Some children like to have parents involved in their school life and in their homework. This doesn’t mean that parents do the work that their children are supposed to do - showing interest in what your child is learning at present and what their assignment involves may be enough. Your child might like you to give them a quick test at the end to see that they’ve understood the work. Other children, however, may have a different learning style, one that is conducive to working without parental supervision.

Setting a specific time for doing homework works well if you can tailor it to your children’s “time of day” preference based on their LSA results, but you have to be realistic about what you have available: if your child’s preference is for early morning learning, this will usually clash with the school’s timetable during the week, and you might not want to pile every weekend morning with homework!

If your child has a strong preference for morning learning, and a strong non-preference for afternoon and evening learning, you might have to discuss this with the teacher. Show them the child’s LSA report and ask how you can work together to combat the homework blues.

To check your children’s LSA results, here is that link again:

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Thursday, August 09, 2007

Learning Styles and Stress Management

Think “childhood”, and phrases such as “carefree”, “long summer days”, “doing nothing” or “fun” will instantly spring to mind. However, nothing can be further from the truth for the current generation of school-goers. In certain parts of the world, even preschoolers feel the pressure to achieve, and thus to secure a place in a reputable private education institution.

Some schools cite education and achievement as their top values. Others prefer to concentrate on learning through fun, treating every child as an individual with a unique learning style, and offering an all-rounded learning option that includes as much dancing as it does arithmetic.

The world out there is tough and competitive. Do you shelter your children and let them enjoy life as long as they can, or do you start grooming them for the rat race in kindergarten? That’s the choice that every parent has to make individually.

Meanwhile, if you think that your child is feeling stressed, their own learning style can give you a clue as to how to help them. Highly analytic children will want to retreat and solve the problem by themselves, while highly holistic children will want to discuss the issue with you. To find out how to deal with your child’s stress, please analyse their learning style on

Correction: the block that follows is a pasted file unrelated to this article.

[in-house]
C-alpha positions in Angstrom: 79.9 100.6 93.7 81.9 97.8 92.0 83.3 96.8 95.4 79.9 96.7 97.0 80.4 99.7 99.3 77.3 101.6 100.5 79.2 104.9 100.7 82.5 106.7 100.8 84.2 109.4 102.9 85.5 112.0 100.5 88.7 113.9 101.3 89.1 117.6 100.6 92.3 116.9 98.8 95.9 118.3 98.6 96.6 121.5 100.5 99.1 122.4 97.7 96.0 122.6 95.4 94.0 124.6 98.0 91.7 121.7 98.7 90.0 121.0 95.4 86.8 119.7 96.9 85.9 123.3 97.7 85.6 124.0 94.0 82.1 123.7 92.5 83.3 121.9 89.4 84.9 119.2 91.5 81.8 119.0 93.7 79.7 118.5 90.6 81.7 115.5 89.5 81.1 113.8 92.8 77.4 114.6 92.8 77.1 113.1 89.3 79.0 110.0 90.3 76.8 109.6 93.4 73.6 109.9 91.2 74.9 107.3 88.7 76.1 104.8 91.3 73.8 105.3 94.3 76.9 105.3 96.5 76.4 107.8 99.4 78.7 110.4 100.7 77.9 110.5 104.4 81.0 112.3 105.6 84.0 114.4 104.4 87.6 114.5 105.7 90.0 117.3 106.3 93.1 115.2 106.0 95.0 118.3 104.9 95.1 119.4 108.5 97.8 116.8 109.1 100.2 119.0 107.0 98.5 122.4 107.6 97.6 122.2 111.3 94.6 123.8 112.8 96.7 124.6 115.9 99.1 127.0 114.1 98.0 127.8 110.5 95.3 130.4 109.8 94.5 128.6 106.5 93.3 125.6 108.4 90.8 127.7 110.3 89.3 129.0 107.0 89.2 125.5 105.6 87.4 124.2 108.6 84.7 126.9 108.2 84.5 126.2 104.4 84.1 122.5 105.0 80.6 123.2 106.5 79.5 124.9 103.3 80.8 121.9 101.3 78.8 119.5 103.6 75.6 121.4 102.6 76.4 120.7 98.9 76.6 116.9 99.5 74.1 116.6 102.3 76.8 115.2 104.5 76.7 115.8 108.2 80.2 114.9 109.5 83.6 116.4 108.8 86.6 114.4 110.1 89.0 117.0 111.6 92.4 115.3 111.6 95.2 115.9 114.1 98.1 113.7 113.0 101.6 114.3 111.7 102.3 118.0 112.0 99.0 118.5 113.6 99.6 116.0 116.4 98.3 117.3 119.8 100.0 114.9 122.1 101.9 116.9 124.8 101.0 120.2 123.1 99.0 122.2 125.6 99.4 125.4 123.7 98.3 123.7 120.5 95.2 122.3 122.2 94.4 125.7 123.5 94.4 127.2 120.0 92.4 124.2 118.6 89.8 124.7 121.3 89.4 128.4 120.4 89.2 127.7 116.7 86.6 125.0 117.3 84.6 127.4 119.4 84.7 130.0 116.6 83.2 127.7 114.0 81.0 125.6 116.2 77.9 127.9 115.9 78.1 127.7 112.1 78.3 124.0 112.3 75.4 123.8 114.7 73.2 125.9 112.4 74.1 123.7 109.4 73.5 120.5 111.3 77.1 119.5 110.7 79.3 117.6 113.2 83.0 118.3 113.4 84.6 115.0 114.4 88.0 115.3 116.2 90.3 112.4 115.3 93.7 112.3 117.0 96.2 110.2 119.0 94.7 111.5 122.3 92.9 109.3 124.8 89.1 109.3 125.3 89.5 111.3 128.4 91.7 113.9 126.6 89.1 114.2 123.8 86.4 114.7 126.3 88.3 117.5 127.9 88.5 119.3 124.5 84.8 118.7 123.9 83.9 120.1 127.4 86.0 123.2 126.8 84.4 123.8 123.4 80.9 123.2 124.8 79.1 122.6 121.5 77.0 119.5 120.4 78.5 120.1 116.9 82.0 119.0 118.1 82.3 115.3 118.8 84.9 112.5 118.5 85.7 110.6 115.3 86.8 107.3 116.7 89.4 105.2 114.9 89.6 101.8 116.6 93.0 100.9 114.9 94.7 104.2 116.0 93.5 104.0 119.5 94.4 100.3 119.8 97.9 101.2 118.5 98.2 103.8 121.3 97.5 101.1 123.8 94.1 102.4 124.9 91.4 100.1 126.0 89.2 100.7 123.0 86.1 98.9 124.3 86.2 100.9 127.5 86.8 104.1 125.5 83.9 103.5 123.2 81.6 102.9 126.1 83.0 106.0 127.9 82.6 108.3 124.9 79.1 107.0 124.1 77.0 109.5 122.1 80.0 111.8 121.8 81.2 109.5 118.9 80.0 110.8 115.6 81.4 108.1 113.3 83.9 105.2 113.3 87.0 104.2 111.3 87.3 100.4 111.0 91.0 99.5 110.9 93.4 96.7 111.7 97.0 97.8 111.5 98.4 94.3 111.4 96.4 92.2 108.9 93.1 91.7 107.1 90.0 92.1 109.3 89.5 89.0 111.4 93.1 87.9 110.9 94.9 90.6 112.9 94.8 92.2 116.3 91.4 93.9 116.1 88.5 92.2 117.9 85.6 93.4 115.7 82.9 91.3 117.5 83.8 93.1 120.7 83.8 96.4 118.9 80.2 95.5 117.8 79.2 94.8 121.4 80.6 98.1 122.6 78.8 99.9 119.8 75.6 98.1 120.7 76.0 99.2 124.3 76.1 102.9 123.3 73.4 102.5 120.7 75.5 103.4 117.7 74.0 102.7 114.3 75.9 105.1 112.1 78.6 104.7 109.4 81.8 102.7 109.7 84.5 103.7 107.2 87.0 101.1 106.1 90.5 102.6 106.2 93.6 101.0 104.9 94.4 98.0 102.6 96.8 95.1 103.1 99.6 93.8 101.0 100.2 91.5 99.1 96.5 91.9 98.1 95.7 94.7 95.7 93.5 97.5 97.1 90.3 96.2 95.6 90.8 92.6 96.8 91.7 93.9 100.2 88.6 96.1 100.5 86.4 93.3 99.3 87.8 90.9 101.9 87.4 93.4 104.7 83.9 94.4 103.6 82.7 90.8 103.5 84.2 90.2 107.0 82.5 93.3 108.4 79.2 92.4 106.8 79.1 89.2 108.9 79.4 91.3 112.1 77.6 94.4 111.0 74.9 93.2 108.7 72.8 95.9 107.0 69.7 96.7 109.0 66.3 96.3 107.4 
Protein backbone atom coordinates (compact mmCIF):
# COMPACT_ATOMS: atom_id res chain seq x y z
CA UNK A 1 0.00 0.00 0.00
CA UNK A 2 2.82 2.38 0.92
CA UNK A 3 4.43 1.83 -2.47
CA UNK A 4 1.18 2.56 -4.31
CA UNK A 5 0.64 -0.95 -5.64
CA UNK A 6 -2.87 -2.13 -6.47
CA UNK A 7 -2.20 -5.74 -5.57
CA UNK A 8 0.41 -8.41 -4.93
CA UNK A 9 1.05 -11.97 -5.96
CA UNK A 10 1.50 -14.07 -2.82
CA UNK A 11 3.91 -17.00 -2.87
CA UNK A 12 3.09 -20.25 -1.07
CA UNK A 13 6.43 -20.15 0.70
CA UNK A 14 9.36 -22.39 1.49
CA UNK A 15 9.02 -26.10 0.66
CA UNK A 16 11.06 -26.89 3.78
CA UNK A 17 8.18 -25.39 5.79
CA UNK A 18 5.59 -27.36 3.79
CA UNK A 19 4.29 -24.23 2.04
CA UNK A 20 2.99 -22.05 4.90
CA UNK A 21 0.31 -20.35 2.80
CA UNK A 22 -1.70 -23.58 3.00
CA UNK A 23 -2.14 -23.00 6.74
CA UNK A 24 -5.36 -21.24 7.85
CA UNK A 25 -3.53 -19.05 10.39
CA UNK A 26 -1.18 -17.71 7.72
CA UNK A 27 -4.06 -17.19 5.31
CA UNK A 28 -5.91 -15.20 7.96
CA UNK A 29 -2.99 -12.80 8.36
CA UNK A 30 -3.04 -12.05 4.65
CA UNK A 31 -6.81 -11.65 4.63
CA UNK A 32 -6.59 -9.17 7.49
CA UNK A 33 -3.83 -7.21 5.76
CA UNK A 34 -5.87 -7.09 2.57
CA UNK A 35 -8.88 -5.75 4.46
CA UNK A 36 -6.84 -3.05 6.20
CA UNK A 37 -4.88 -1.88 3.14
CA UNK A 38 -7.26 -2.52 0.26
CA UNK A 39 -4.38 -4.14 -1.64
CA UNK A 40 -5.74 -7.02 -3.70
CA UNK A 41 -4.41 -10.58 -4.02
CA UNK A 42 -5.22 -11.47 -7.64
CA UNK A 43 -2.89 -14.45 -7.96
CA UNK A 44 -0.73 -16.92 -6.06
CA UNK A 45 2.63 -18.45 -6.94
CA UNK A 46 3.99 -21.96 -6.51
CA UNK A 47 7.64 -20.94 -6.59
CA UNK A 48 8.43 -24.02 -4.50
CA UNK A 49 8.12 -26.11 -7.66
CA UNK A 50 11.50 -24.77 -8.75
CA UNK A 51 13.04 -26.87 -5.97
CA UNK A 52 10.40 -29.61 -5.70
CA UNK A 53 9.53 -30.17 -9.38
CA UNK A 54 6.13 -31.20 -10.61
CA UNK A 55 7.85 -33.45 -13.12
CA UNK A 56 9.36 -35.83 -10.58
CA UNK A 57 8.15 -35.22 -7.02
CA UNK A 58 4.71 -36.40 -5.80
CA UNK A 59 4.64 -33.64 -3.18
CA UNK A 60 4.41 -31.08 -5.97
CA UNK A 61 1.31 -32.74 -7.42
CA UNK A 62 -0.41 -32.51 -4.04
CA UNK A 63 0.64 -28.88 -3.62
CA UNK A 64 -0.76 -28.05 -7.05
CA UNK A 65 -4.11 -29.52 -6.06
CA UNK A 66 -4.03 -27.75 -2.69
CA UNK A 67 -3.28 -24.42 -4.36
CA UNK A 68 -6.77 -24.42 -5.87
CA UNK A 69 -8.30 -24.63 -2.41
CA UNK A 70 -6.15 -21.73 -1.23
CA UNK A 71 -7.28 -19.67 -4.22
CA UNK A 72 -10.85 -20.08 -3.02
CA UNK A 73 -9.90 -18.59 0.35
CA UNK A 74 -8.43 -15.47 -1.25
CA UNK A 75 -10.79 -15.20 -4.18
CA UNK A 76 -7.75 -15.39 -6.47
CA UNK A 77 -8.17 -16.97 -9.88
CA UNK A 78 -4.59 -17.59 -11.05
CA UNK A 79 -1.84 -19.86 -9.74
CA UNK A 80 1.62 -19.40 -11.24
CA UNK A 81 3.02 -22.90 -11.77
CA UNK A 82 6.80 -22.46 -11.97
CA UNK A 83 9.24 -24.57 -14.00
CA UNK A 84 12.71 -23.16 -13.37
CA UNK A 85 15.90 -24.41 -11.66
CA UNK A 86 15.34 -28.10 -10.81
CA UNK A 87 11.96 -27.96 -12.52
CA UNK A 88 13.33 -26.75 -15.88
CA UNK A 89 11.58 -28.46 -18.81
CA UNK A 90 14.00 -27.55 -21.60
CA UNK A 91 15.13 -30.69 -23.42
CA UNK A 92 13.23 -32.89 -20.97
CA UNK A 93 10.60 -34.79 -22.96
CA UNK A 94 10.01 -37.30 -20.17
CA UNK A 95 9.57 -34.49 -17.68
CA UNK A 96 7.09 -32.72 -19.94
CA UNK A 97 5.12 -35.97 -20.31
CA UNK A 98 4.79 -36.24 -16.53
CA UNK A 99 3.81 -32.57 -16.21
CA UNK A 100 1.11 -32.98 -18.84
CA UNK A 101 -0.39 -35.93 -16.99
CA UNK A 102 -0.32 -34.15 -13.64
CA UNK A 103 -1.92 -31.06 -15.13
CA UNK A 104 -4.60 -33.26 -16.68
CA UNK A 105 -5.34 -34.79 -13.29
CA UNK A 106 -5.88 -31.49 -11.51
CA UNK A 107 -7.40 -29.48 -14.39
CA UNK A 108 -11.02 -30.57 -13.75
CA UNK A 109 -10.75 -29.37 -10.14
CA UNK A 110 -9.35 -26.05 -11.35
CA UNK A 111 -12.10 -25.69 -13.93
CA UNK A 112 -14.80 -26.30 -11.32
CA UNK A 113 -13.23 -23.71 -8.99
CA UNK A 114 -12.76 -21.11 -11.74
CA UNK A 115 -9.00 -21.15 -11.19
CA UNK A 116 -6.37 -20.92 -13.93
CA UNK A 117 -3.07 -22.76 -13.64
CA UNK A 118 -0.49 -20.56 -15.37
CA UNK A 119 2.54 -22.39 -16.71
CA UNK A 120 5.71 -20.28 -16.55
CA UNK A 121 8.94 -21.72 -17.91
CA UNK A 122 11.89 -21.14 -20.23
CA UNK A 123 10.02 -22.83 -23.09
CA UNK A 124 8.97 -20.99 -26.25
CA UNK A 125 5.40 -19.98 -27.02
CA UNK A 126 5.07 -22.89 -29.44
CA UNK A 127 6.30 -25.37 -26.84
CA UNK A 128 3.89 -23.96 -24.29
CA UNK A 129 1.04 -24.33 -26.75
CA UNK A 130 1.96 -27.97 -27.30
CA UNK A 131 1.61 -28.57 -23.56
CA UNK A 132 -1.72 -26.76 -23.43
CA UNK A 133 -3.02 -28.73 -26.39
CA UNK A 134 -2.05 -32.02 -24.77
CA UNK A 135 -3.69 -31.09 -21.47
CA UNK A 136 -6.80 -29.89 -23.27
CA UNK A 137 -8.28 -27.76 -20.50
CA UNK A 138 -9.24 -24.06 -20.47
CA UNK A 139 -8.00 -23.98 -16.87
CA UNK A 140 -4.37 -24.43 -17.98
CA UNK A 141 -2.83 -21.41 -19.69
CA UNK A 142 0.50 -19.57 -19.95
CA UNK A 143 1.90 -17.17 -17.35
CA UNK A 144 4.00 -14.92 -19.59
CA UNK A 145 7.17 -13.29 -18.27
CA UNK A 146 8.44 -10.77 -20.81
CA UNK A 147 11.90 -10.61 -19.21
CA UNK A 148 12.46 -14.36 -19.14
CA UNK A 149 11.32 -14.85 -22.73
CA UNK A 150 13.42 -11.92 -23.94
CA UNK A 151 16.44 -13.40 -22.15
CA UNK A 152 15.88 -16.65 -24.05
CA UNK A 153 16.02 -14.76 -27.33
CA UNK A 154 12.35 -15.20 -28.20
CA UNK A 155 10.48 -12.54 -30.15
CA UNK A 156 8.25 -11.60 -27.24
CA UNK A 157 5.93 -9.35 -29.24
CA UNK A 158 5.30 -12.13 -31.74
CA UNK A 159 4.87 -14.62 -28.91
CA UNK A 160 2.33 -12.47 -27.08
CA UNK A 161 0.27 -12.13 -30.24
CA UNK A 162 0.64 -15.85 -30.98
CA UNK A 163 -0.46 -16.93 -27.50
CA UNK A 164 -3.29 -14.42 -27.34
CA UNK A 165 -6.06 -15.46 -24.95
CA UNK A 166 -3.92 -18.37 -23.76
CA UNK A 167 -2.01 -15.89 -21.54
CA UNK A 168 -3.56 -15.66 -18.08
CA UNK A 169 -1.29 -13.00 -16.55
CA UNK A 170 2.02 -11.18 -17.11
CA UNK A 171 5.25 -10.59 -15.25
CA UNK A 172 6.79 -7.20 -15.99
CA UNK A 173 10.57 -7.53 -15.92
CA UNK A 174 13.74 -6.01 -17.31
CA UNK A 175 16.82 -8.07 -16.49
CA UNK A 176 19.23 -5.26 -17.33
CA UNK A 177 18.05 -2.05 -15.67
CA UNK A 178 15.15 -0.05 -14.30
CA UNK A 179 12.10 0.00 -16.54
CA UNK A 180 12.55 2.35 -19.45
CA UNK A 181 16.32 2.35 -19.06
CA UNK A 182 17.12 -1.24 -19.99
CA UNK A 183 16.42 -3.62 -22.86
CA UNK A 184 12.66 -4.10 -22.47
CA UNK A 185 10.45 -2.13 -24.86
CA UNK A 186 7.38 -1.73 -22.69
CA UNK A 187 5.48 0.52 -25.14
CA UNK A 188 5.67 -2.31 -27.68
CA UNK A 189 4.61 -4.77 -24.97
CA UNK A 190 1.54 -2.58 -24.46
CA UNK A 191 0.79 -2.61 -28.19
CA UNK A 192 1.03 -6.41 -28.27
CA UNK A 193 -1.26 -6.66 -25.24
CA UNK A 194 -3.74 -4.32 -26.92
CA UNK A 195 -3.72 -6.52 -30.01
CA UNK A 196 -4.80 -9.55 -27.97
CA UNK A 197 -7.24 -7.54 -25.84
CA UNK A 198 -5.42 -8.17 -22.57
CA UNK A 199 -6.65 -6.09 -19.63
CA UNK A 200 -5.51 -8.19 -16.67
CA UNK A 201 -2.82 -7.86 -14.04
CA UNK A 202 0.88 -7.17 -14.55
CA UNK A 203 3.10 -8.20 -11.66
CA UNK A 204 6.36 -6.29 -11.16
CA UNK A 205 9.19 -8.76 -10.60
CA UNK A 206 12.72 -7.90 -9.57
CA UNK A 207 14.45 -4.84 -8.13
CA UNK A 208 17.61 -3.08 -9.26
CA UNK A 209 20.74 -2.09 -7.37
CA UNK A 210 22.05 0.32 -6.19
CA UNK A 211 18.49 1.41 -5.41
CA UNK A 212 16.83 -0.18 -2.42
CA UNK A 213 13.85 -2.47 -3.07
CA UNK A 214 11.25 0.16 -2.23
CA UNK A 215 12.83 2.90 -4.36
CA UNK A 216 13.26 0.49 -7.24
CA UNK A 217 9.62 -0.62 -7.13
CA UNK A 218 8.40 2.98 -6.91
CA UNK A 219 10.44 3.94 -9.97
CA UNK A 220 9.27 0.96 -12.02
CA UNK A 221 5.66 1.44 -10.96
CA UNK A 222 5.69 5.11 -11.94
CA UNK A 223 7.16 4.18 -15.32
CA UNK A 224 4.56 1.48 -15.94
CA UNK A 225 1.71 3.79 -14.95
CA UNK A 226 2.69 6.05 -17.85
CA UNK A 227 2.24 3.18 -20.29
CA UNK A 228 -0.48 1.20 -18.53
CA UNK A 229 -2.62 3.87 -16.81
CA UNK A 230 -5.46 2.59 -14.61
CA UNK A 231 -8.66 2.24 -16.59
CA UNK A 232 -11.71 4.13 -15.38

Some ideas that might also appeal to your child include:
1. Listening to music with a beat that is slower than their heart rate.
2. Taking a walk together - a forest or a beach will work particularly well.
3. Essential oils such as lavender, chamomile, mandarin or rose have a calming effect - you can burn them in the room if you have a burner or dab them directly onto the wrist.
4. A comforting healthy snack, like low-fat low-sugar apple pie or cocoa.
5. Distraction: ask your child what the best thing was that she saw or did today.

Just as prevention is better than cure in the area of physical health, so it is with stress. If your child does not thrive on achievement, it’s best not to push them. To check, do their Learning Style Analysis on

Thursday, August 02, 2007

Learning Styles and Maths

Mathematics is probably the only school subject that has a reputation for being “difficult”. Although most children of school-going age can count comfortably from one to ten, some of them will not understand that the rhyme onetwothreefourfivesixseveneightnineten actually refers to the action of counting, and they don’t know that “two” is more than “one” even if they understand that “two lollies in Jane’s hand” is more than “one lolly in my hand”.

Thus, some children begin their first lesson in Maths on a sour note of “I don’t understand” and “it’s too difficult”. And even if they manage to sail through the arithmetic side of things, there are things like Geometry to trip up those good at numbers.

Children with a preference for sequential information processing will probably tend to do better in arithmetic, which is usually introduced at the beginning of the child’s maths career. By the time they hit concepts more easily understood by a simultaneous mind (geometric patterns, abstract algebra and imaginary numbers), they probably firmly believe that they are “no good at maths”.

This is why it’s so important to get help as early as possible. As soon as your child turns 5, you can use the Learning Style Analysis Junior MINI tool to determine whether they are sequential or simultaneous thinkers. The tool will also show you whether they are good at absorbing visual information (a very useful skill when it comes to geometry and trigonometry), whether they would learn well with word sums and real-life examples, and how best to motivate them in their learning.

The Learning Style Analysis Junior MINI report will also show you how to do revision and homework with your child in a way that’s most beneficial to them. Click here for more information: